There is nothing special about long term TIPS that makes it the best solution for everyone. For my situation I-Bonds are a better first solution and nominals are the next best answer. My long term portfolio will be mostly Roth and taxable and this is superior to a large traditional account with a TIPS ladder. If/when TIPS make sense then long term TIPS will probably not be the correct answer.
There is no particular reason that long term TIPS make sense for every investor. The strategy of converting stock gains to TIPS as you accumulate or simply accumulating TIPS as you accumulate wealth will backtest better than taking timing risk. If you want to argue you took timing risk and got lucky, then the choice of getting all your TIPS now could be a good outcome. The timing plan takes risk without being properly rewarded for having taken past risk. It is not a recommended strategy any more than the 30/70 investor loading up on 100% stocks because PE is below average.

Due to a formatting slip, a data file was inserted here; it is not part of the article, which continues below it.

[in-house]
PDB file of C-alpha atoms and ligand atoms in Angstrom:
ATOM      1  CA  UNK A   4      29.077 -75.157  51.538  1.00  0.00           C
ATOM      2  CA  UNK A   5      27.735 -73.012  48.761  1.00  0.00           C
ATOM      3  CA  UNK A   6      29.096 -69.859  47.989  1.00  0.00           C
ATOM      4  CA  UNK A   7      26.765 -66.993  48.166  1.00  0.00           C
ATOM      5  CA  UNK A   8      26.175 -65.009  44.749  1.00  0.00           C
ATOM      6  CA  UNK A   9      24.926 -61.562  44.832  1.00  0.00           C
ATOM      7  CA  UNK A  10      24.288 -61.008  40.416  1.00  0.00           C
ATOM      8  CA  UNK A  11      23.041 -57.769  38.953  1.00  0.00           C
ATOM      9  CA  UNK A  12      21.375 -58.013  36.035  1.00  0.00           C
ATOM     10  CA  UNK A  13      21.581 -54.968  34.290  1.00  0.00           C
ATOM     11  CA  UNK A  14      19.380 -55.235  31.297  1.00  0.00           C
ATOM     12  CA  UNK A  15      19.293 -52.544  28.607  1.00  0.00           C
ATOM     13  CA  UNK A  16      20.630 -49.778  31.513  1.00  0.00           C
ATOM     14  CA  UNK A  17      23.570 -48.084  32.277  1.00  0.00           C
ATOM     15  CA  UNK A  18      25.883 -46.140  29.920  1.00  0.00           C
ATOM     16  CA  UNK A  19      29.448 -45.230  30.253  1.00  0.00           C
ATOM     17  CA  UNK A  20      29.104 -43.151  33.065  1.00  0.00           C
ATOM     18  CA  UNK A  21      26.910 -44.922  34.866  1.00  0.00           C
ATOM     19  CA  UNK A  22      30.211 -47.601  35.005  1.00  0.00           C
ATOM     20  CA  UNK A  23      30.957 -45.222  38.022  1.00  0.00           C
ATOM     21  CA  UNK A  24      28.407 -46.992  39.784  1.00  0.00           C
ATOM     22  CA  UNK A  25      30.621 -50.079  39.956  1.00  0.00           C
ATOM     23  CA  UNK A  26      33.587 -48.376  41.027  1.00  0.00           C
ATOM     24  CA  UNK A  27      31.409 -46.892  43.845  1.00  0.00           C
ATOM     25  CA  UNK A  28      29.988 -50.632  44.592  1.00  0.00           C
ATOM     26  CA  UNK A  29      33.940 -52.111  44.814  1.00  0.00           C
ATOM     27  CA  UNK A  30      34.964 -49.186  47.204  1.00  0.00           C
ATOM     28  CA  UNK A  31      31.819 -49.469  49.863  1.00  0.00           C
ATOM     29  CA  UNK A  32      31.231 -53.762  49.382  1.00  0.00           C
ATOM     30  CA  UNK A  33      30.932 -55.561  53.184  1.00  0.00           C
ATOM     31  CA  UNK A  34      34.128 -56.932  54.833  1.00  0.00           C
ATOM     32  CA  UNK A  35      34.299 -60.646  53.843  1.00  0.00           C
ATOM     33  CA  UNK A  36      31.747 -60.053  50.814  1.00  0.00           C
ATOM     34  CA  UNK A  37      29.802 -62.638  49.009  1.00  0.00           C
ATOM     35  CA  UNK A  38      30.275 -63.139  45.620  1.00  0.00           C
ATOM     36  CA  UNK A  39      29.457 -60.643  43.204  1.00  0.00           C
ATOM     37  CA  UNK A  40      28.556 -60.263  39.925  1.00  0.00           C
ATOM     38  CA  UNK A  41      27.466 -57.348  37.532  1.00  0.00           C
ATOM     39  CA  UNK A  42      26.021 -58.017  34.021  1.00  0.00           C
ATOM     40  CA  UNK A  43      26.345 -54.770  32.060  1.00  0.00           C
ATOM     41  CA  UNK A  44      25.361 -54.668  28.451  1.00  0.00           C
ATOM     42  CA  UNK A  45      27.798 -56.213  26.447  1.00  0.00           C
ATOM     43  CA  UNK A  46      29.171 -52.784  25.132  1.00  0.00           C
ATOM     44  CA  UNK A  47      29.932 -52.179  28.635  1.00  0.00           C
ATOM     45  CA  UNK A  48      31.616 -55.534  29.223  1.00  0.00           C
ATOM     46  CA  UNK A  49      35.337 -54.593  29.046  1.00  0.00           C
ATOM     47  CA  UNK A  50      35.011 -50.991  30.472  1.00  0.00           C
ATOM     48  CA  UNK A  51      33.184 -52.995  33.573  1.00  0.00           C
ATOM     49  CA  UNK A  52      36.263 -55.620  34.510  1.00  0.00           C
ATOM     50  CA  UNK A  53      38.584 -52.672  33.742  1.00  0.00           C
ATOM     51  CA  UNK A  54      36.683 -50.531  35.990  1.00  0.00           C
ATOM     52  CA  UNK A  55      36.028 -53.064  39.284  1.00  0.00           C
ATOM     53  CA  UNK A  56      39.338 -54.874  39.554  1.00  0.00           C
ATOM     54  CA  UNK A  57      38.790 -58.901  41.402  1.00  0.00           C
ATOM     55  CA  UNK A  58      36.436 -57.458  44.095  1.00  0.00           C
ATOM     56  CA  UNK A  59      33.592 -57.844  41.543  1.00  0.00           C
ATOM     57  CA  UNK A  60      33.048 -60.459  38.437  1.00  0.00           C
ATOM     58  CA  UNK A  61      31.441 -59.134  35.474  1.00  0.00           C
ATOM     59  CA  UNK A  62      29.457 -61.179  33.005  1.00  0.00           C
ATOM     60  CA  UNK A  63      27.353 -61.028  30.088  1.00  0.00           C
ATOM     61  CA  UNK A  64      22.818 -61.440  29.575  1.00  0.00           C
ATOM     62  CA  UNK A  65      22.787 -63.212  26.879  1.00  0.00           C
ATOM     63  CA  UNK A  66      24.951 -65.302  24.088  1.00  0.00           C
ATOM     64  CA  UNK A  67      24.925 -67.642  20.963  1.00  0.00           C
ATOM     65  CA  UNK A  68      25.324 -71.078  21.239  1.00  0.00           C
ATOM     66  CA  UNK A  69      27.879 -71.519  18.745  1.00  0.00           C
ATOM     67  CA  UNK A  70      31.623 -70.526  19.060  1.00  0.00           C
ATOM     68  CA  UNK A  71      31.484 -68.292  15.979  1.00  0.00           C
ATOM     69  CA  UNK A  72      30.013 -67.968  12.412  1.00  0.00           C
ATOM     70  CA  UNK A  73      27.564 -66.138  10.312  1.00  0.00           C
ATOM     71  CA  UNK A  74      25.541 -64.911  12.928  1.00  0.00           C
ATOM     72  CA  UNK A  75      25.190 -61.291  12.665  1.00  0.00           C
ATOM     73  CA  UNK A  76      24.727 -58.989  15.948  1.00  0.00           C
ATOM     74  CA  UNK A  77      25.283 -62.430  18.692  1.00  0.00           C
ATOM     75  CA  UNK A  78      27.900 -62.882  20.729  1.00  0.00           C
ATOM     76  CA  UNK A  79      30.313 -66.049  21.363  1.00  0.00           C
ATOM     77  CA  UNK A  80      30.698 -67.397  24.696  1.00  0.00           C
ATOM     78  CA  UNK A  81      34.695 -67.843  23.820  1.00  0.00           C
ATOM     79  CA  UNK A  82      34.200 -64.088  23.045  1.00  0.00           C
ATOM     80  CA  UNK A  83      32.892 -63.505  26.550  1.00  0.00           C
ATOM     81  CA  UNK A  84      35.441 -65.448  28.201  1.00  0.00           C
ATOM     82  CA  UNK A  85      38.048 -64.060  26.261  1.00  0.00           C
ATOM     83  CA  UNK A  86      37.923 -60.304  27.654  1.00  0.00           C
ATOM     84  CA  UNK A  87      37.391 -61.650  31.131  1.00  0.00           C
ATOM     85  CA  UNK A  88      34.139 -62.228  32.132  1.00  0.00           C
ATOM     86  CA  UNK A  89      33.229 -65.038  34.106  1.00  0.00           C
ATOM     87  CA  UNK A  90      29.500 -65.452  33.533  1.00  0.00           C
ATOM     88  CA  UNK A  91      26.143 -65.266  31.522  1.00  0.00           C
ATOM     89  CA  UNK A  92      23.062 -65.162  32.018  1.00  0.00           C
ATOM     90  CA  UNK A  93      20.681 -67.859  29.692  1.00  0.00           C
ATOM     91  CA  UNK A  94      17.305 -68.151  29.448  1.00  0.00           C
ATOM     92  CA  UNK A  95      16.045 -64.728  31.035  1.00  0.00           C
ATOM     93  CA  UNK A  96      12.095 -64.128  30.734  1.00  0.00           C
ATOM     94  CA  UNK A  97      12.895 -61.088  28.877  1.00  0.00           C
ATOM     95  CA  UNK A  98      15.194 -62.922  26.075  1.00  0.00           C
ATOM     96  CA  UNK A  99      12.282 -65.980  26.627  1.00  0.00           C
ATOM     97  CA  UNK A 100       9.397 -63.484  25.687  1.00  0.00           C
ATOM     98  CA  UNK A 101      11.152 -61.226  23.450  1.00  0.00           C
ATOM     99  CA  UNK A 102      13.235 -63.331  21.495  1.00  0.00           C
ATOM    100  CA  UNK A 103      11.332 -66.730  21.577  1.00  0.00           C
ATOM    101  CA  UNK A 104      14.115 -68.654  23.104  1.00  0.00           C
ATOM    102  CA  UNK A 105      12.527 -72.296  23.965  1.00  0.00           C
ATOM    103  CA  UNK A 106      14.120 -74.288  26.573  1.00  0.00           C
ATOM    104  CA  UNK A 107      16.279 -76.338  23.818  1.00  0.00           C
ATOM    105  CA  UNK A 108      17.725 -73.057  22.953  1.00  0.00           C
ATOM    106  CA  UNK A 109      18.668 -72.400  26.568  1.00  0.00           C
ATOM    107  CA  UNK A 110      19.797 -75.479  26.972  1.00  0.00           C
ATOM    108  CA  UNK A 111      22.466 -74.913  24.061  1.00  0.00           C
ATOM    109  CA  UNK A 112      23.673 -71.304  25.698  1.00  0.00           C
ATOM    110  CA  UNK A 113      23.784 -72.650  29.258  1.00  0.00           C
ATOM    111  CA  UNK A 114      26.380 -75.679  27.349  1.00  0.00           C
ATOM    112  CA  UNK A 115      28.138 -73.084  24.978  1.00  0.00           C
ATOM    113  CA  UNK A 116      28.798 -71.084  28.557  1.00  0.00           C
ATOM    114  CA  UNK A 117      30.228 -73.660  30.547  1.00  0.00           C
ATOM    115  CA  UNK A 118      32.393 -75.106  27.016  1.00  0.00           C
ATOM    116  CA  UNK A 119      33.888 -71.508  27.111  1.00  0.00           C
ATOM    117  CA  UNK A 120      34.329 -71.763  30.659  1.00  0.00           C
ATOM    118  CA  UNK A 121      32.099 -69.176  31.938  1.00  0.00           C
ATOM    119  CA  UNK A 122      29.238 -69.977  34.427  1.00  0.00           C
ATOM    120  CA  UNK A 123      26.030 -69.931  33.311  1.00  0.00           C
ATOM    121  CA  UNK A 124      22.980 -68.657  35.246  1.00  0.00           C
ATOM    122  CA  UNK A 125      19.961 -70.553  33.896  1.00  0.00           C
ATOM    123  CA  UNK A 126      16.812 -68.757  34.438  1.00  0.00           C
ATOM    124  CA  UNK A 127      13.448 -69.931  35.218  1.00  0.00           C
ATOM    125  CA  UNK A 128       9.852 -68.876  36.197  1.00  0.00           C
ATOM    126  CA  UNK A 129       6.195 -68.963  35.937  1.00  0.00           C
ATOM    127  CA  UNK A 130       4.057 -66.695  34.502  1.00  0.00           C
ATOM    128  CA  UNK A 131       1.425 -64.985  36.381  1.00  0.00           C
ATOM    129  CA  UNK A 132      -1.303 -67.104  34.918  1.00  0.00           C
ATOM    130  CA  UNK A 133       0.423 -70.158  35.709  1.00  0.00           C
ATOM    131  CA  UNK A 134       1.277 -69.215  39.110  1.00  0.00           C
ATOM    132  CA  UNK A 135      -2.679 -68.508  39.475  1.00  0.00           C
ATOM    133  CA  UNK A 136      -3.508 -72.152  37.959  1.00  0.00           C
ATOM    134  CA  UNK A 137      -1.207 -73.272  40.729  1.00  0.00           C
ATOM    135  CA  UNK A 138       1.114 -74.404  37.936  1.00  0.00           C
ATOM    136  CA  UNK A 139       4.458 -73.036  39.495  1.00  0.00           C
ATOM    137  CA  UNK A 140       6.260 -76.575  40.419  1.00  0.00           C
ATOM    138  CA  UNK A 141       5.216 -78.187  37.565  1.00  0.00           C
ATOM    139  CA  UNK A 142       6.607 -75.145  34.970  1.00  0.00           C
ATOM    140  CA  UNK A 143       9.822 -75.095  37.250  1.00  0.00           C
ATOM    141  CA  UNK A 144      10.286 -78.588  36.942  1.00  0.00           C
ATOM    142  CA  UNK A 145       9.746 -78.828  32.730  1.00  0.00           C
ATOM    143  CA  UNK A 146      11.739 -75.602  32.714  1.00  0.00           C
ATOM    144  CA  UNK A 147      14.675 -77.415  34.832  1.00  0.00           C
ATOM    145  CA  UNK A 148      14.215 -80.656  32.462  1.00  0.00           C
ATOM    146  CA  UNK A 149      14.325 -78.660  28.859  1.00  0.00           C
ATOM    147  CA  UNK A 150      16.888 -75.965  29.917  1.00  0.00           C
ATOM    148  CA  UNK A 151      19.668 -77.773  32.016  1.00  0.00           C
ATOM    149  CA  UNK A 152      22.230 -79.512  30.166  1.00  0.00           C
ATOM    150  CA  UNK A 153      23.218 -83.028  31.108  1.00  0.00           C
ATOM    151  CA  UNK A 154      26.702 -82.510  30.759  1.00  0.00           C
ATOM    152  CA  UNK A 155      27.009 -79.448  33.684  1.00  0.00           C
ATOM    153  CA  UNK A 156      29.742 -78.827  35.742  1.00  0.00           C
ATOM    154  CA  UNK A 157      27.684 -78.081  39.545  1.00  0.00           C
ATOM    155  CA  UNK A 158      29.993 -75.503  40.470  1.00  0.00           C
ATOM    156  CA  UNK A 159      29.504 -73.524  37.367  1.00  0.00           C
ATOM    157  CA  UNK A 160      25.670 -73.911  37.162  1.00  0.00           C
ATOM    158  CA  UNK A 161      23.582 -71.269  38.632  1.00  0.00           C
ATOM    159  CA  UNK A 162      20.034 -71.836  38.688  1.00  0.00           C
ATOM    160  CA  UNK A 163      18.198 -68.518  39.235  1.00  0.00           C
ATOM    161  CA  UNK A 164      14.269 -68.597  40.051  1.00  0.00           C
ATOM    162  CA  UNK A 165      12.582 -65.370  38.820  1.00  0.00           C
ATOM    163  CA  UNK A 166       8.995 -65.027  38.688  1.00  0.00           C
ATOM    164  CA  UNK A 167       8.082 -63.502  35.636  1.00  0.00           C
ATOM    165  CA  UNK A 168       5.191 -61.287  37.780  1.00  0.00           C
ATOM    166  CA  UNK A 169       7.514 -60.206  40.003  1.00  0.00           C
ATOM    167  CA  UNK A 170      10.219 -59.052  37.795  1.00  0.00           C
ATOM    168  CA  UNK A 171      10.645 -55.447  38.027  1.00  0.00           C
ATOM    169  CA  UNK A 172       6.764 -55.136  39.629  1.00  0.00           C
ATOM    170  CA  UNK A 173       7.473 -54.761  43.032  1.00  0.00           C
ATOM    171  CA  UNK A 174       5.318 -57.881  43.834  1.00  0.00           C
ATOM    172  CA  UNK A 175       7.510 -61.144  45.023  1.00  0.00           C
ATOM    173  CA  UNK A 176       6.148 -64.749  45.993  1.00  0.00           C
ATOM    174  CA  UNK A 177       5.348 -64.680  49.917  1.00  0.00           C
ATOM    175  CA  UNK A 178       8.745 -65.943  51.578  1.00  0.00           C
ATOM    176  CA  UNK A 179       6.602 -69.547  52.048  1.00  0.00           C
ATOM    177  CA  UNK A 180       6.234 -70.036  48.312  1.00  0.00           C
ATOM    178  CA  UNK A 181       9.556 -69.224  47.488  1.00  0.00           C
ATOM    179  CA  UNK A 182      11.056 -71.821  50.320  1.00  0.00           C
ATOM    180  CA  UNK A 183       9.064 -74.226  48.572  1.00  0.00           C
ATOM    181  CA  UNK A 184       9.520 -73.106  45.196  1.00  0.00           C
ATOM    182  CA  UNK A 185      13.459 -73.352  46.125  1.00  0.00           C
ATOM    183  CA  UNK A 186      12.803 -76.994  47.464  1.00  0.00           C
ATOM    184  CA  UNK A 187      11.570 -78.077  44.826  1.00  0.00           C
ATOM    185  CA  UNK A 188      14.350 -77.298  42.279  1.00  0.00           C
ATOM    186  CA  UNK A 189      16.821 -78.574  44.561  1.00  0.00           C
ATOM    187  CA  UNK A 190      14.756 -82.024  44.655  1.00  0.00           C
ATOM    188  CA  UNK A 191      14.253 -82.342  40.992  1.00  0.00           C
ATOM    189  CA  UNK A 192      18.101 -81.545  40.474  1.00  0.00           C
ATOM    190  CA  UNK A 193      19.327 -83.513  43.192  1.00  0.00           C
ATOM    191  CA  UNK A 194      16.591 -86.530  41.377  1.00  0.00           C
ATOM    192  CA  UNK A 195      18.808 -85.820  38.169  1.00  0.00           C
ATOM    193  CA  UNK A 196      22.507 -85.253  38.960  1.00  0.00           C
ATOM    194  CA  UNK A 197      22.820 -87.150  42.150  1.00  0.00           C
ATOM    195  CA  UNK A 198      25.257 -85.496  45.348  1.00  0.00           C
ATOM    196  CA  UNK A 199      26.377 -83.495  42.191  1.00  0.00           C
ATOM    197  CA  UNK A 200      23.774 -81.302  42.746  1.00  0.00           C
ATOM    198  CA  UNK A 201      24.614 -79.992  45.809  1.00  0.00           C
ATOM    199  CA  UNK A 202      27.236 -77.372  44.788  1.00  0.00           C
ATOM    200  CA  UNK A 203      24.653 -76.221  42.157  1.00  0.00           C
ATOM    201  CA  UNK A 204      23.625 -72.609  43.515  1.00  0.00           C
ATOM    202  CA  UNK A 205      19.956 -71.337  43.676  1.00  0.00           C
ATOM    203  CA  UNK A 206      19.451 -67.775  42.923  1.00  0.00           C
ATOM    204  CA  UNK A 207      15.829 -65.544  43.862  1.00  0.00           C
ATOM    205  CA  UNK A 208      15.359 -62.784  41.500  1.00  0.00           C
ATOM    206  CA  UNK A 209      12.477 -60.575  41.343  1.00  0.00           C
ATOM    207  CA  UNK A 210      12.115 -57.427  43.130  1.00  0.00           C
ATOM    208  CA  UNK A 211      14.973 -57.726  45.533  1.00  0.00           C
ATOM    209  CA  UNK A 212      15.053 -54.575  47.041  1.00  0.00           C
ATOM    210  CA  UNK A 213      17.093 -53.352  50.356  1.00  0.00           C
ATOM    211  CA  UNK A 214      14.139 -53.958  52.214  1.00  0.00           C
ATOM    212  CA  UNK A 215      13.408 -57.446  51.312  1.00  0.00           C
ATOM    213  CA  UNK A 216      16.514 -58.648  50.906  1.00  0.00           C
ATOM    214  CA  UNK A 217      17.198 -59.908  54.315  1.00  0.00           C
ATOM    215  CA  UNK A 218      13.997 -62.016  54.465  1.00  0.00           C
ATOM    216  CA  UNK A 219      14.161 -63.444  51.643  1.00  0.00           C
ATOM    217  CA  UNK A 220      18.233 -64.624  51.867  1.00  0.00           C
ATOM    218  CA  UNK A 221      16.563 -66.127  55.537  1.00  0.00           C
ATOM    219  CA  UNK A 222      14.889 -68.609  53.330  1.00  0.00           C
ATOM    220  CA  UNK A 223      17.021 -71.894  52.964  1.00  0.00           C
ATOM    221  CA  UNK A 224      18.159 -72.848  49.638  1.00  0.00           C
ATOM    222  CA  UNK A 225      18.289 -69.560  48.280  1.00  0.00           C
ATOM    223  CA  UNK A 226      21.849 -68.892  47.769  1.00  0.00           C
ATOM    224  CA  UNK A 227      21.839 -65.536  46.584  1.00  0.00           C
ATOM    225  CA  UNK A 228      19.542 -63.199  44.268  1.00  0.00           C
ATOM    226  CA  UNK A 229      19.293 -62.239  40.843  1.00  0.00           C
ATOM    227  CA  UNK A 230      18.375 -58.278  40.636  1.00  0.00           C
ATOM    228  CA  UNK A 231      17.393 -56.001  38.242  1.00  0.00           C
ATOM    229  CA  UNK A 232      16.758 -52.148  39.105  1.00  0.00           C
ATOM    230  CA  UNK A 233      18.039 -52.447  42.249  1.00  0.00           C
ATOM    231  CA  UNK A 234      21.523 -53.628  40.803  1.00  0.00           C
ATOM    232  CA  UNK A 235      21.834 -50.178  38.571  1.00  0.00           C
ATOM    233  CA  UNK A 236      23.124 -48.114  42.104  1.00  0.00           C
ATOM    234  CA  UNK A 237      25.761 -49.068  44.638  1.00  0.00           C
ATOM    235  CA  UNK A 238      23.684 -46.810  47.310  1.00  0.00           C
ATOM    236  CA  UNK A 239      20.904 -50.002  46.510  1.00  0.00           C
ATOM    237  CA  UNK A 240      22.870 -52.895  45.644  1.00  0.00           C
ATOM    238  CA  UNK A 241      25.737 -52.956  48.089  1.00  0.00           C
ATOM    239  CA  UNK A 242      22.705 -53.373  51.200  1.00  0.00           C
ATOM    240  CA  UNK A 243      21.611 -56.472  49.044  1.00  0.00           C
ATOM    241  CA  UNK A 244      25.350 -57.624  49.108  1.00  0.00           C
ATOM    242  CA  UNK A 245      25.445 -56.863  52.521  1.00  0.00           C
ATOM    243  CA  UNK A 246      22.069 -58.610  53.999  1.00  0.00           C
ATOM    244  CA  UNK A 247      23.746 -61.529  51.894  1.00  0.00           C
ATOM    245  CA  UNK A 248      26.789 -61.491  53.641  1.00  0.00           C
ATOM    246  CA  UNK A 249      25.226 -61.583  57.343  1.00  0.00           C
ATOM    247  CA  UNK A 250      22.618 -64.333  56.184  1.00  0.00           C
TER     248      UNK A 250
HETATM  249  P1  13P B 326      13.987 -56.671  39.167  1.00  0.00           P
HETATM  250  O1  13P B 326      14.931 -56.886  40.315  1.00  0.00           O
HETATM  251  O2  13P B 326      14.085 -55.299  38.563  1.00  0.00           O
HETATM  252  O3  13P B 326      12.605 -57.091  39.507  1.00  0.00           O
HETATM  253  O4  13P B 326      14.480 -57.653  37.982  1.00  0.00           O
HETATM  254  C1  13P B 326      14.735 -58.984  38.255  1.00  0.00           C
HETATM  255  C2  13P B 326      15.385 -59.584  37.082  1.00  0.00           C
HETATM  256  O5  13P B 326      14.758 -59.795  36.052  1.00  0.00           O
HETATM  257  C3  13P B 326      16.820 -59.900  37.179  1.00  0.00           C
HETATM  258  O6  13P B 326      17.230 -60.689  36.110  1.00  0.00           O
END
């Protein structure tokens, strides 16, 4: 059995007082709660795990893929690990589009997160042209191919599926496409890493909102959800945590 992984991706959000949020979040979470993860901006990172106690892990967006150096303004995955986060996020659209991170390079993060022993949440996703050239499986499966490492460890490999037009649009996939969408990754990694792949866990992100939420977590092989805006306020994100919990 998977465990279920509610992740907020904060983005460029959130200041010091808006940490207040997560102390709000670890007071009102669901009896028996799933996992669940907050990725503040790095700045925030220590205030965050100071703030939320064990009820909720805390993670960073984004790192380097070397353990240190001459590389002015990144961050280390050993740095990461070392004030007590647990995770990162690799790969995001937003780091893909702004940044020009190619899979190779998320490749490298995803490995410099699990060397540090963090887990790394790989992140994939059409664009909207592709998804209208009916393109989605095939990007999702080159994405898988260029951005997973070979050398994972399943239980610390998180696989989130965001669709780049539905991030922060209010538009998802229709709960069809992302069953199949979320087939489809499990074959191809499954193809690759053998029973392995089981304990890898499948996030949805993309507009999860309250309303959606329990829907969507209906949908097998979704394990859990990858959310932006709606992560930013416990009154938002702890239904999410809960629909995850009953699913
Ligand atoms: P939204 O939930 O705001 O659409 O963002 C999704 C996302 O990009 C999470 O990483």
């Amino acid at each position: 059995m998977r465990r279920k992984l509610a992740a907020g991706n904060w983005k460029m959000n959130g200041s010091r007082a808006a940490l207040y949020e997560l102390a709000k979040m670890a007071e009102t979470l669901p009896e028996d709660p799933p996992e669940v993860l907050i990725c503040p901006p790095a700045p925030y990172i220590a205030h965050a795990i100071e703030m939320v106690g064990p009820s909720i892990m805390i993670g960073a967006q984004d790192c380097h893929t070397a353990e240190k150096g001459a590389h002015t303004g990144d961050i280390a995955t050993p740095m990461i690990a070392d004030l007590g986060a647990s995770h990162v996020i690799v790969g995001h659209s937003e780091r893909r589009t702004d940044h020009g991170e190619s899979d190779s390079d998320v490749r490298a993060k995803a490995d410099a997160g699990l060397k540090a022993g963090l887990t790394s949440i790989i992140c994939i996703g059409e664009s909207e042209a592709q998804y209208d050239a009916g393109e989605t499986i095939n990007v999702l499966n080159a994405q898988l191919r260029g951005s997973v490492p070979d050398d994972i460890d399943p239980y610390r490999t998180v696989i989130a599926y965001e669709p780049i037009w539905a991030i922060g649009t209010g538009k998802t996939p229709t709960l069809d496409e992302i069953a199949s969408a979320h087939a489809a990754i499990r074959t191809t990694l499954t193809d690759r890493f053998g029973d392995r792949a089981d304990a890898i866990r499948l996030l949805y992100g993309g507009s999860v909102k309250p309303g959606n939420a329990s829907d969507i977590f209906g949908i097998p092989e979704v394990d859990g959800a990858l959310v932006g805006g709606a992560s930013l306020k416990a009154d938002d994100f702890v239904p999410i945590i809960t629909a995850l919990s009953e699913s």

The timing strategy takes risks beyond what the individual should be taking. Investing decisions can be a function of outcome - say achieving 30% stock gains enabling one to load up much of those gains on TIPS - but this would be true regardless of the current TIPS rate.
protagonist
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Re: Y'all may be missing the point of TIPS

Post by protagonist »

Kevin M wrote: Tue May 14, 2024 8:08 am
protagonist wrote: Mon May 13, 2024 9:19 am Current inflation rate: 3.5%
Current yield to maturity of April 2025 TIPS: just under 3%.

12 month T-bill yield: 5.15%
FZDXX 7 day yield : 5.13%

Not knowing what inflation will be over the next year, if you can hold to maturity, April 2025 TIPS strike me as the best bet. Highest current yield PLUS inflation protection.